I don't remember the last time I stayed in a hotel that offered free WiFi that didn't require you to access it through

    • Agreed, and since when did ATT partner with Startbucks? I have been to countless ones "looking" for free wifi and only found T-mobile hot spots. Am i missing something?
      • by all5n (1239664)

        AT&T has been transitioning all the Starbucks from T-Mobile to their network. The T-Mobile/Starbucks contract ends on January 4, 2009. Up until that point, AT&T must broadcast the tmobile SSID at Starbucks locations.

        Because they rolled out the "free access with a cup of coffee" at locations where T-Mobile was still the provider (without asking T-Mobile first or compensating them in any way), T-Mobile sued the pants off of them and forced them to allow roaming and UMA access at Starbucks for anothe

  • News Flash (Score:4, Informative)

    by LWATCDR (28044) on Wednesday October 29, 2008 @07:53PM (#25563115) Homepage Journal

    Starbucks is still trying to charge for WiFi.
    I will meet you all at the Atlanta Bread Company, Panera Bread, or any of a number of other places that offer over priced coffee and Free WiFi.

    • by Tyketto (97265)

      Starbucks is still trying to charge for WiFi. I will meet you all at the Atlanta Bread Company, Panera Bread, or any of a number of other places that offer over priced coffee and Free WiFi.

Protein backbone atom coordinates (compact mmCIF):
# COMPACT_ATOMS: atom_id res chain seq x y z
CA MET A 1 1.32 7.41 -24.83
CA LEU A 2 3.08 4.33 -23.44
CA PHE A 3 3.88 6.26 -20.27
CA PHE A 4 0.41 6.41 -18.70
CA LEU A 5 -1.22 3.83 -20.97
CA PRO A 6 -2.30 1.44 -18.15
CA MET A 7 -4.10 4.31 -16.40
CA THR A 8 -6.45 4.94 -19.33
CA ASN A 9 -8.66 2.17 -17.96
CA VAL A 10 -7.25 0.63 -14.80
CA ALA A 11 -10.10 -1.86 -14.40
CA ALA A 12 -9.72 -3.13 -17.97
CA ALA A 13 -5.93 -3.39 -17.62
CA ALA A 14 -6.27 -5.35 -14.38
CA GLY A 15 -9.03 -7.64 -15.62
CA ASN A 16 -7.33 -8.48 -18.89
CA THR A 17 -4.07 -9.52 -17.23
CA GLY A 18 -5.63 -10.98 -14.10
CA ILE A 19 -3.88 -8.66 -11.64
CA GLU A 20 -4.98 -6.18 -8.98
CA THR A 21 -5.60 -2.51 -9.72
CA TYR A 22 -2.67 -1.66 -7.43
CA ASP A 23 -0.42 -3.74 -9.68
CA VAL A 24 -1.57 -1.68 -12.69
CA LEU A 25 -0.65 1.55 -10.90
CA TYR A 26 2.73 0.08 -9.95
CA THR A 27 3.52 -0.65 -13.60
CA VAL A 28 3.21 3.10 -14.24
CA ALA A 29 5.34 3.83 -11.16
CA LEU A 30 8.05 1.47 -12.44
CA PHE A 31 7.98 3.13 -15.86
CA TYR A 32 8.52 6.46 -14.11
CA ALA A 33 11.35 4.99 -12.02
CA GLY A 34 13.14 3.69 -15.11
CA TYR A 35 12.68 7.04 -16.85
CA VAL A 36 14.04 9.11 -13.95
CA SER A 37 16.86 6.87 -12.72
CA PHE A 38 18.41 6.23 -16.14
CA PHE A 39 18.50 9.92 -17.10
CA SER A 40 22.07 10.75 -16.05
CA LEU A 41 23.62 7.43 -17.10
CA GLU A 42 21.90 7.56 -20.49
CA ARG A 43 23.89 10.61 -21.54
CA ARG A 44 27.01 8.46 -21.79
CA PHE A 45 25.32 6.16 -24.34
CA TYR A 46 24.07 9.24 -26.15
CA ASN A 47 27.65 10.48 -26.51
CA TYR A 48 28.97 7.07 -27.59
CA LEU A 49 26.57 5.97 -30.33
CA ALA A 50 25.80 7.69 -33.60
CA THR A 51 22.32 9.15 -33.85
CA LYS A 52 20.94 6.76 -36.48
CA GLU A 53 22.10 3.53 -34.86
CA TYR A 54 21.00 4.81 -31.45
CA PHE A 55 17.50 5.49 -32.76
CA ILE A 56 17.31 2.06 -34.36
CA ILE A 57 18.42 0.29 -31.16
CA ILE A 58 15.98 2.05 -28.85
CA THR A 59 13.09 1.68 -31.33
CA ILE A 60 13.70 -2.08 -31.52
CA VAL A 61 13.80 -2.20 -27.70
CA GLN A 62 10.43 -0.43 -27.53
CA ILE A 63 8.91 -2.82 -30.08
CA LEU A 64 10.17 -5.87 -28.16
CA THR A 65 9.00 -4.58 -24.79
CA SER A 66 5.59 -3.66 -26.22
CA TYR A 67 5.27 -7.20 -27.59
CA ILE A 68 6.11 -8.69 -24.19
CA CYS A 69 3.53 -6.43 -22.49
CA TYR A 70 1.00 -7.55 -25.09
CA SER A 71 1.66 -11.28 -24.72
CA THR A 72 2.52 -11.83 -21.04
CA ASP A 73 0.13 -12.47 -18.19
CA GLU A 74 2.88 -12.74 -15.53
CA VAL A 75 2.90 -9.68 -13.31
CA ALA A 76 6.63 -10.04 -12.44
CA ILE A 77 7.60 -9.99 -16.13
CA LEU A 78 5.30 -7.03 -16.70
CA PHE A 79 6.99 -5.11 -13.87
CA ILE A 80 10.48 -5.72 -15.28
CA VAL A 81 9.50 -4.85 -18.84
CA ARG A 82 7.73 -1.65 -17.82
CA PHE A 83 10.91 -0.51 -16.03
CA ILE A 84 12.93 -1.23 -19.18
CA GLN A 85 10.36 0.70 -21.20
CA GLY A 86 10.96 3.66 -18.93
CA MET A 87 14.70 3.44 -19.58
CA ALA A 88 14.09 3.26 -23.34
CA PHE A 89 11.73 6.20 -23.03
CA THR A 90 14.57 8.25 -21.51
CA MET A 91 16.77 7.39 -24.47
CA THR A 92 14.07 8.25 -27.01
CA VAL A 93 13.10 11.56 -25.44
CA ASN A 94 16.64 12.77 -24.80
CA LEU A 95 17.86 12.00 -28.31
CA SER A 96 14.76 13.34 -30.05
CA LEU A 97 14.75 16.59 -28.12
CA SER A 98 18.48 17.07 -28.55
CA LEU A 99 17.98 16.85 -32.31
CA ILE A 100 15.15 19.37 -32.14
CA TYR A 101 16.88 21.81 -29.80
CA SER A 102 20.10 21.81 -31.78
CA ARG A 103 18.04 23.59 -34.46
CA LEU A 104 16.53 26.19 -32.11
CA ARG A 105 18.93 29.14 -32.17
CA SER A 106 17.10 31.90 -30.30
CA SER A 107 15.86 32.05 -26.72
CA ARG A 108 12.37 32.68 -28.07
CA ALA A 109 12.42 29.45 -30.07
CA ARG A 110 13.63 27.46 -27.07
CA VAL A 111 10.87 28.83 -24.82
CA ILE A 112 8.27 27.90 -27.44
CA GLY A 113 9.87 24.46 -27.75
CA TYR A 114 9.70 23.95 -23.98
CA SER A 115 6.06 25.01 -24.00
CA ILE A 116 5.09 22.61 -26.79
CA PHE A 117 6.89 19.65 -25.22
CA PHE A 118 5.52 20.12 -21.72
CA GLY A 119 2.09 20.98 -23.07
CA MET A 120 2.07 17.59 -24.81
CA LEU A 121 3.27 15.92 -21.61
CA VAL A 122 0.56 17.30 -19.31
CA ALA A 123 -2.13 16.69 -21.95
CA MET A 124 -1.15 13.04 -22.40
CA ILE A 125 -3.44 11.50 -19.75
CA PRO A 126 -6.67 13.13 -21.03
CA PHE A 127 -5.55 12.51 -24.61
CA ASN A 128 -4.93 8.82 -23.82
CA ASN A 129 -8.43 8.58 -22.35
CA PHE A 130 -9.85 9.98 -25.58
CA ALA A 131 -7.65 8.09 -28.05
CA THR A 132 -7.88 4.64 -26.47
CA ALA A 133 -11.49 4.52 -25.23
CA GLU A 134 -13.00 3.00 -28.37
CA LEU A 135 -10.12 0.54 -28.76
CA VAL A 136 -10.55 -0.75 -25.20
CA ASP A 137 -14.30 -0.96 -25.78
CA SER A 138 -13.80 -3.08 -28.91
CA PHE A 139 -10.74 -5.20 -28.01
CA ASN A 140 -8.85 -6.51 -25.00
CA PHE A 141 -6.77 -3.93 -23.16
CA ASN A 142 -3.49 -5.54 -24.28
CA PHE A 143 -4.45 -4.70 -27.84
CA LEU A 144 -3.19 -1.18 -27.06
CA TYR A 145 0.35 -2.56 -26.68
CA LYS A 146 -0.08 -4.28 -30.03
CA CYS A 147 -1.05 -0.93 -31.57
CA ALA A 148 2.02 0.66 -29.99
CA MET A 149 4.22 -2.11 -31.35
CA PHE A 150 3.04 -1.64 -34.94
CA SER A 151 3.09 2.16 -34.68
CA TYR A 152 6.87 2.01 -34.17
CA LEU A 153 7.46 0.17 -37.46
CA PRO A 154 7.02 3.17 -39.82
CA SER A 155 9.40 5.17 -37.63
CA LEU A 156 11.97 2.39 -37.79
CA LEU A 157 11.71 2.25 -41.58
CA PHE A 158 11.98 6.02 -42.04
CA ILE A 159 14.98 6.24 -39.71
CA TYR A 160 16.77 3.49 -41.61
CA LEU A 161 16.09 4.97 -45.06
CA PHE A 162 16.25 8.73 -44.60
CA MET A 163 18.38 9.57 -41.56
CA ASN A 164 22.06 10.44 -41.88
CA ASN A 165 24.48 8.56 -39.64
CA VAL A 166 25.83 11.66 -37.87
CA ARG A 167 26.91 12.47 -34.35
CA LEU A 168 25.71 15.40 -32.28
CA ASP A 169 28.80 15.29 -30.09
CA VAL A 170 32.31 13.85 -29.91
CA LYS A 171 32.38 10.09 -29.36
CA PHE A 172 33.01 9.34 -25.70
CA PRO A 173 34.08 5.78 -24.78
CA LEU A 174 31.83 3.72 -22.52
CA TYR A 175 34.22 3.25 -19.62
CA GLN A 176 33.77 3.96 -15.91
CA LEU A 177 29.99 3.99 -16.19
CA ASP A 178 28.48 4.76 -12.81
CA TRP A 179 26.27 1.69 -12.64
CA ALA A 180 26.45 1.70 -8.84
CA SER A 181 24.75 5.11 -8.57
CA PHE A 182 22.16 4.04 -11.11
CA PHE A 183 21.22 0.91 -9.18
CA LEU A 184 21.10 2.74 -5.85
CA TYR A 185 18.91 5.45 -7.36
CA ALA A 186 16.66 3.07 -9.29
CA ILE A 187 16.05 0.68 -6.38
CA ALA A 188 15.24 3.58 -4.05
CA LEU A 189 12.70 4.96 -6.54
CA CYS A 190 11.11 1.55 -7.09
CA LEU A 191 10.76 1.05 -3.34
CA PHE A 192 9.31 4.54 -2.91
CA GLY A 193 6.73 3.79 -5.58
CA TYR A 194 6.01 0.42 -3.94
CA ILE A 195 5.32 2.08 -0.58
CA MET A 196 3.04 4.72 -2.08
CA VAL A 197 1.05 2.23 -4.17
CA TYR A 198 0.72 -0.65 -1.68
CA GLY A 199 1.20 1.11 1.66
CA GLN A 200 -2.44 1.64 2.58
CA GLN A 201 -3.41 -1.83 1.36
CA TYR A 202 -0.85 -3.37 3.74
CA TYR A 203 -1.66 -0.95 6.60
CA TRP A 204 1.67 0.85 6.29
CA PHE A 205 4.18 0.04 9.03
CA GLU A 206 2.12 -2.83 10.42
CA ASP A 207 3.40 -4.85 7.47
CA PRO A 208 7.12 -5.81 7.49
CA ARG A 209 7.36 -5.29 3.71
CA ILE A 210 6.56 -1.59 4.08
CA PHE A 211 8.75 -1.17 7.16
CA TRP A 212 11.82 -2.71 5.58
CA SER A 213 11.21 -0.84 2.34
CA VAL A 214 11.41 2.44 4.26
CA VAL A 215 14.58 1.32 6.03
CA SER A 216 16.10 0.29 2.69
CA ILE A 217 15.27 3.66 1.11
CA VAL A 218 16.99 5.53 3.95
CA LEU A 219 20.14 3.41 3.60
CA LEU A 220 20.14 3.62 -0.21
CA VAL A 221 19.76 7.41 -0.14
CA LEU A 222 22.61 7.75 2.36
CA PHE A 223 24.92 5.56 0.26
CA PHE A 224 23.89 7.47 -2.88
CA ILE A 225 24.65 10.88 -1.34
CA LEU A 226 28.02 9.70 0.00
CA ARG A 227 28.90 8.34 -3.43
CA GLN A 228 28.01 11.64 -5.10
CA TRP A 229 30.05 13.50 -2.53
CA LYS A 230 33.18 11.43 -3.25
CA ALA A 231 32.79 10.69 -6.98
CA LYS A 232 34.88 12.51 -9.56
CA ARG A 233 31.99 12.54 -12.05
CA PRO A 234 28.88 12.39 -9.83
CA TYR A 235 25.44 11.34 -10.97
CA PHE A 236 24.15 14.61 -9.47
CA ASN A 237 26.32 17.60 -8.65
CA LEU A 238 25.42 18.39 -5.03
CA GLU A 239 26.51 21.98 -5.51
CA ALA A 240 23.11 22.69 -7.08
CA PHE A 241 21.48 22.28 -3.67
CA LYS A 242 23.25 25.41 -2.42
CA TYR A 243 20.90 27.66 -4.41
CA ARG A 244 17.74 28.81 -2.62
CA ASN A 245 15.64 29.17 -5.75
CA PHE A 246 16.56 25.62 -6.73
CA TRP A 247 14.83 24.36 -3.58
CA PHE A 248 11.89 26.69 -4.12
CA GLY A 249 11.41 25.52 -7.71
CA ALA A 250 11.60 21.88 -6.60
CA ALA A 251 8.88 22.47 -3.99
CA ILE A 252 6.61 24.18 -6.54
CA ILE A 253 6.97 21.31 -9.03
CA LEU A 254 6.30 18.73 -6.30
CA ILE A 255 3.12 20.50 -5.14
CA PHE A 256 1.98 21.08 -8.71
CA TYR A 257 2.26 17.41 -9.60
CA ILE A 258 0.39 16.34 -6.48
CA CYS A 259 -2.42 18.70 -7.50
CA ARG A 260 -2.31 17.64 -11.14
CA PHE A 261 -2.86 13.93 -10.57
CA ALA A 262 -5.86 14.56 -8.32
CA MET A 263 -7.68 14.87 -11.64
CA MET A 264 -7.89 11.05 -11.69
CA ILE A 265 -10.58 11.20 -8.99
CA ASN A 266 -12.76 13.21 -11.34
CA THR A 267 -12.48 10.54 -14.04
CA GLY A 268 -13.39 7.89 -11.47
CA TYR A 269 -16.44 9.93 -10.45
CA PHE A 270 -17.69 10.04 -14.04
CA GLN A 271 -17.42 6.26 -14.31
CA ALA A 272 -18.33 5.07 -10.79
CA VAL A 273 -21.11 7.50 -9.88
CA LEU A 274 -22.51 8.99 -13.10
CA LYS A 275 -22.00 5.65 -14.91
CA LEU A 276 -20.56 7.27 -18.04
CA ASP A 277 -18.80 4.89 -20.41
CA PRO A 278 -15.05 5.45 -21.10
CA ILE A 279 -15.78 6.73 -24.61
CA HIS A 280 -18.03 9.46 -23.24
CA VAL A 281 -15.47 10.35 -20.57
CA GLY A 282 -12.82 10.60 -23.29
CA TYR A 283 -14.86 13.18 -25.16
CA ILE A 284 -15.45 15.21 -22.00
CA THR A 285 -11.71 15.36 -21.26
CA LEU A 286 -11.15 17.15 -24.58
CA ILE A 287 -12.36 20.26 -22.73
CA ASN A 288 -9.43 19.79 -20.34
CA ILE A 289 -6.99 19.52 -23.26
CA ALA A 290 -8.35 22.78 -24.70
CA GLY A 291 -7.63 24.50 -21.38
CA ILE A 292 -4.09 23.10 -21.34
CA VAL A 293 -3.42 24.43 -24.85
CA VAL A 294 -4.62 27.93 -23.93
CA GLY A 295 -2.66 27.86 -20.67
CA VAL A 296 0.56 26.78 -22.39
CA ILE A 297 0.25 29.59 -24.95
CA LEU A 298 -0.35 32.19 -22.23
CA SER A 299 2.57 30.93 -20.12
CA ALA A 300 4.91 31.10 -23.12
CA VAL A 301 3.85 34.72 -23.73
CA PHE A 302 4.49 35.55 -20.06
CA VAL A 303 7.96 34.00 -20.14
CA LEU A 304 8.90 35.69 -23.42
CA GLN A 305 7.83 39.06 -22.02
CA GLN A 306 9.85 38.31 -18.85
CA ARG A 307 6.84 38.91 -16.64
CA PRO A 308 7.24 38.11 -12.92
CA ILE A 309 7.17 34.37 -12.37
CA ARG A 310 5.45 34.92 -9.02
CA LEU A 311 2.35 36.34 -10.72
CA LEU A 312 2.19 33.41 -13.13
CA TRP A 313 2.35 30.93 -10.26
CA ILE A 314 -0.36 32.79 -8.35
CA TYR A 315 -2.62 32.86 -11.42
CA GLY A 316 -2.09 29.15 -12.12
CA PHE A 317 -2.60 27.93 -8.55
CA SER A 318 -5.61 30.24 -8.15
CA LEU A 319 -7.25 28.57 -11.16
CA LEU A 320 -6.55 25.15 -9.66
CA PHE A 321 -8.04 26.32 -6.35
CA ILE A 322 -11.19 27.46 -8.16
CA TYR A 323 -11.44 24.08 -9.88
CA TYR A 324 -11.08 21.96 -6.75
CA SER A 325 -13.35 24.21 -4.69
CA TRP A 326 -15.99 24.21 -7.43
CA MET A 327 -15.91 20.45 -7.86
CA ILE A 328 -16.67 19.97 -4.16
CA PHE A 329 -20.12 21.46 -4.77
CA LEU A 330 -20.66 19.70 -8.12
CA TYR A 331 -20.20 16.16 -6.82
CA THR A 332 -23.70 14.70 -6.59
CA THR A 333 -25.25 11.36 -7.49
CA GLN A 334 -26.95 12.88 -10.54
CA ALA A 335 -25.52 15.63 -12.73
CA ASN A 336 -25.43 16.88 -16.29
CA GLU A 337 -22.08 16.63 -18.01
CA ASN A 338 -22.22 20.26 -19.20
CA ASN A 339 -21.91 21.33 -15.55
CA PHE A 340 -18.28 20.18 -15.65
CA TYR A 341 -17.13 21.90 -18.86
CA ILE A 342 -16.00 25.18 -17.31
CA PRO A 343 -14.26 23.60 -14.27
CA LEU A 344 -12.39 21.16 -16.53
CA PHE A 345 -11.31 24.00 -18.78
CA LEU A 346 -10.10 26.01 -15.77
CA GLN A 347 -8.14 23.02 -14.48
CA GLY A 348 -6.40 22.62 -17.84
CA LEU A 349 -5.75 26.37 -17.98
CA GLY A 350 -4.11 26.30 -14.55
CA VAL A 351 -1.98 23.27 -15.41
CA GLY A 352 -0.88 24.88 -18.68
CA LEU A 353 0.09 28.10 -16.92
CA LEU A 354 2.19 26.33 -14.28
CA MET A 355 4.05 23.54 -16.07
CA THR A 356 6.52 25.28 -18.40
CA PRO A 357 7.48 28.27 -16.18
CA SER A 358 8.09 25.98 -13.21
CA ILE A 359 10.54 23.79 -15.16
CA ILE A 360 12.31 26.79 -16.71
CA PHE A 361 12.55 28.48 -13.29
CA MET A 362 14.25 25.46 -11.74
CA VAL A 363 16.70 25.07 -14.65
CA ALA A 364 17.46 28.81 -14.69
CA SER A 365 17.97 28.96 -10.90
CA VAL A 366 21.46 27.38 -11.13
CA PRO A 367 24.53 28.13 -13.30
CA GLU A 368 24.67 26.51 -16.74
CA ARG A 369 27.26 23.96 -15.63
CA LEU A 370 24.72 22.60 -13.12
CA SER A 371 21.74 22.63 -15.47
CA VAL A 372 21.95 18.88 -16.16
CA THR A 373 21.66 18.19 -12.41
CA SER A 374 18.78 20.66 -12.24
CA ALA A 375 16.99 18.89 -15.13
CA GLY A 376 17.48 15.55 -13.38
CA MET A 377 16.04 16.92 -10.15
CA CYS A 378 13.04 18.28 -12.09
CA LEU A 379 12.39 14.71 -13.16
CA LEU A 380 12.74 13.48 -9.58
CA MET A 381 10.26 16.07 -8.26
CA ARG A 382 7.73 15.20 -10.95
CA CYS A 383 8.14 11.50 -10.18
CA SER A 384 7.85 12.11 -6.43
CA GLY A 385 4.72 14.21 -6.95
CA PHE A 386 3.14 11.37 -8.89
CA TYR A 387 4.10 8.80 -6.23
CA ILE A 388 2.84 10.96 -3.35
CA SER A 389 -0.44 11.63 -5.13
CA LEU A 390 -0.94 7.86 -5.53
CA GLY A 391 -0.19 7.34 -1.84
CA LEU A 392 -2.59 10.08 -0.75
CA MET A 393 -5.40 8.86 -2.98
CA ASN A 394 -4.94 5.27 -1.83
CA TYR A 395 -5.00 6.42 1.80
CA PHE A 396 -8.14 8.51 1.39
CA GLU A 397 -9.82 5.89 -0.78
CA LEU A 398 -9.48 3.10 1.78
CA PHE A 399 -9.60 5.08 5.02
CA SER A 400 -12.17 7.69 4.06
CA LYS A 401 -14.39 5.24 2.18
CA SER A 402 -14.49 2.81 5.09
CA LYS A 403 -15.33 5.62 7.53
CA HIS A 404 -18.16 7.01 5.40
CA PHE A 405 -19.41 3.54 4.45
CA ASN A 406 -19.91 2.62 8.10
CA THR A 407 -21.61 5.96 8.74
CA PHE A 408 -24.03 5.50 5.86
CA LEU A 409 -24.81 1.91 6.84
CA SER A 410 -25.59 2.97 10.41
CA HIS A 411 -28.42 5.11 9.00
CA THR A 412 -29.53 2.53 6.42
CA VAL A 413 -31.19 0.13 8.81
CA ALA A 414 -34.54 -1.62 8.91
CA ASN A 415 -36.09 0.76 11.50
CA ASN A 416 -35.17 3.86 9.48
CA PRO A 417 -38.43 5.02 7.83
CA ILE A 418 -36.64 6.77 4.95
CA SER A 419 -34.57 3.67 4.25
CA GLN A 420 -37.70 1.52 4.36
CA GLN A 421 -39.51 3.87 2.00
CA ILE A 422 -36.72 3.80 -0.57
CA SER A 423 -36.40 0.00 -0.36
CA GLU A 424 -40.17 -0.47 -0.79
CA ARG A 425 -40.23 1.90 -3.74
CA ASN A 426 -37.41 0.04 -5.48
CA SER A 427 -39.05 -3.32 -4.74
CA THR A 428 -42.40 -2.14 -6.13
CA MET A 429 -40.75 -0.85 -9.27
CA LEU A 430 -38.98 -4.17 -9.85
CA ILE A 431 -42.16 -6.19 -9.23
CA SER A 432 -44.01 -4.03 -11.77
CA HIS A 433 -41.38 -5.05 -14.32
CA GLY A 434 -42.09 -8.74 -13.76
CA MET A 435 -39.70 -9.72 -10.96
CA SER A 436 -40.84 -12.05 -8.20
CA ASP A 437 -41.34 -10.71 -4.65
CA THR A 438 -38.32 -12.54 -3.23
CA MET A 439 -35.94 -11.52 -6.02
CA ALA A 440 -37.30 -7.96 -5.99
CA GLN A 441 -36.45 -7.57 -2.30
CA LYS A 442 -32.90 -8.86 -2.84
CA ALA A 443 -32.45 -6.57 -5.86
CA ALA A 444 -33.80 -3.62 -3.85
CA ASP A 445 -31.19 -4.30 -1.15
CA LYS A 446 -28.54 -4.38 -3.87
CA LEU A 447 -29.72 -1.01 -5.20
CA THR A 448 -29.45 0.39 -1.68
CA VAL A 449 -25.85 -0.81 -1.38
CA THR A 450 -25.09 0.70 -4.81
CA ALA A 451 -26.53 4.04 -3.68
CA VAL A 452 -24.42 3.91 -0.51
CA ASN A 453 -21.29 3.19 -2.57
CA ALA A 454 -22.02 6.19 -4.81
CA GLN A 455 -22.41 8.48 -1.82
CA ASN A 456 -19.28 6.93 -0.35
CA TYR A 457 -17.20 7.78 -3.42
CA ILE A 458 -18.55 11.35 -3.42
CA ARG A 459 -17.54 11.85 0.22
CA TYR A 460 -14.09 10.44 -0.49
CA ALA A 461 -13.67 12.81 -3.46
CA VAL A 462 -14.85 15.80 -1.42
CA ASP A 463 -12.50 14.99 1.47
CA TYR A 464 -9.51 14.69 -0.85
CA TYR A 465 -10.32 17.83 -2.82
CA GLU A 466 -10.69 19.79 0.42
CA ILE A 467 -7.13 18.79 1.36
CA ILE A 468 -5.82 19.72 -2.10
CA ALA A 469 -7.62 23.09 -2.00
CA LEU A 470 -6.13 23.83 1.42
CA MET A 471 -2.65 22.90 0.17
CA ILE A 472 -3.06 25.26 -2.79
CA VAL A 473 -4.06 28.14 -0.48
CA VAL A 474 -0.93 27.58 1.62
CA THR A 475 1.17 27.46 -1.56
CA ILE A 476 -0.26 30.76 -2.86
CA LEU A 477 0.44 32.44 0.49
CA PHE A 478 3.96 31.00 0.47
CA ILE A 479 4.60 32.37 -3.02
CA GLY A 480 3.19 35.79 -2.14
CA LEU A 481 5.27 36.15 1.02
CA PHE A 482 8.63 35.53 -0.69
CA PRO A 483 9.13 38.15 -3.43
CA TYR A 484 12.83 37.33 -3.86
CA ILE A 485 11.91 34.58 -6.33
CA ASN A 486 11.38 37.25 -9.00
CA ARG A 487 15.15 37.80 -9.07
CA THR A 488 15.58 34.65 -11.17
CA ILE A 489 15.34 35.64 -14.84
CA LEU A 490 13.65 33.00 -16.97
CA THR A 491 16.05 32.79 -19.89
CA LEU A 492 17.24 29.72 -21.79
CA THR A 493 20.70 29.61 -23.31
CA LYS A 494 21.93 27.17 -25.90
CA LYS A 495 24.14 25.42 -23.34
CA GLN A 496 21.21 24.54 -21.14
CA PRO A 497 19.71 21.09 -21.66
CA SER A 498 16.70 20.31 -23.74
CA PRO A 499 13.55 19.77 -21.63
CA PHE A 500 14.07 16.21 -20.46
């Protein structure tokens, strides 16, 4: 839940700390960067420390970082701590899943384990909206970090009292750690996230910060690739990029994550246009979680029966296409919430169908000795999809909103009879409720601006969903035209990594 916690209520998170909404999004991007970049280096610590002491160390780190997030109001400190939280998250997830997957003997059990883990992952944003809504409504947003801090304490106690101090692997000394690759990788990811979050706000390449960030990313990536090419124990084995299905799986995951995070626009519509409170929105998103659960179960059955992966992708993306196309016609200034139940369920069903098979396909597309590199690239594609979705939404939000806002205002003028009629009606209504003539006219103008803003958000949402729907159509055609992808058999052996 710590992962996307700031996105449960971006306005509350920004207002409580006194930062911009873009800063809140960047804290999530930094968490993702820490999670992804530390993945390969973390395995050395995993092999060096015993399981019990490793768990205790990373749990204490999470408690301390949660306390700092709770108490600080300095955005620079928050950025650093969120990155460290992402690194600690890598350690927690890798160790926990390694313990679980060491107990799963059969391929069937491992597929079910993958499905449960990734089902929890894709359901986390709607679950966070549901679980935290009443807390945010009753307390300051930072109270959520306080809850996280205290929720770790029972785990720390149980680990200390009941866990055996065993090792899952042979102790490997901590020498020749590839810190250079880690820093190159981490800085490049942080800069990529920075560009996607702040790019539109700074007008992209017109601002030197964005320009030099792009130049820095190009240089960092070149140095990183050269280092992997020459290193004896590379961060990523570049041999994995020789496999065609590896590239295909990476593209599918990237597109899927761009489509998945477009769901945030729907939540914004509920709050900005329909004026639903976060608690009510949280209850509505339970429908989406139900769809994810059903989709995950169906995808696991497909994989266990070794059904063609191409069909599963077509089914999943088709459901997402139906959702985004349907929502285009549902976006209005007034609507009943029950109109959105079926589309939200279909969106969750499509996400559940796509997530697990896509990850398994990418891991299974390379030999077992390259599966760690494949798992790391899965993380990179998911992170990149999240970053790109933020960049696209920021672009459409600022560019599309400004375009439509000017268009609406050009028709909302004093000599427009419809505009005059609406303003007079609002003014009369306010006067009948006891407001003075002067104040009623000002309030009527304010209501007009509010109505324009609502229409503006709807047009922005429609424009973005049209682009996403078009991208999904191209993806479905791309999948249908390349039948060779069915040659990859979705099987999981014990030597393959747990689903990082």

It is probably because the Starbucks you went to is still a T-Mobile Hotspot [starbucks.com]. The one near my office is offers both T-Mobile and ATT WiFi. Also, from TFA, the store has to be US Company operated. YMMV if it is independently operated.

      • YMMV if it is independently operated.

        There are no independently operated Starbucks stores.

        • by flink (18449)

          There are no independently operated Starbucks stores.

          There is one right next to me in the Marriot Hotel in Boston. It's run by the hotel, not Starbucks corporate. It's a pain too, because they don't participate in a lot of the promotions, so you always get people in front of you in line arguing about some buy X get 1 free that the hotel franchise isn't honoring.

          • I stand corrected. I've only seen the kiosks or mini-bars that are affiliated with another business (Albertson's, Safeway, etc), not a full stand alone store that is independent. I didn't think they were allowing that.

            • FYI, from Starbucks site:

              Does Starbucks franchise?
              Starbucks does not franchise operations and has no plans to franchise in the foreseeable future.

              In North America, the majority of our stores are Company-operated. As an exception, Starbucks may enter into licensing arrangements with companies who provide access to real estate which would otherwise be unavailable such as airport locations, national grocery chains, major food services corporations, college and university campuses and hospitals.

    • Re: (Score:2, Informative)

      by WillyDavidK (977353)
      Actually all you have to do to get free Wi-Fi at starbucks is use gift card the next time you buy something. You can register the card online and they give you a free wi-fi account. The account expires if you don't use the gift card for over a month.
    • Re: (Score:3, Insightful)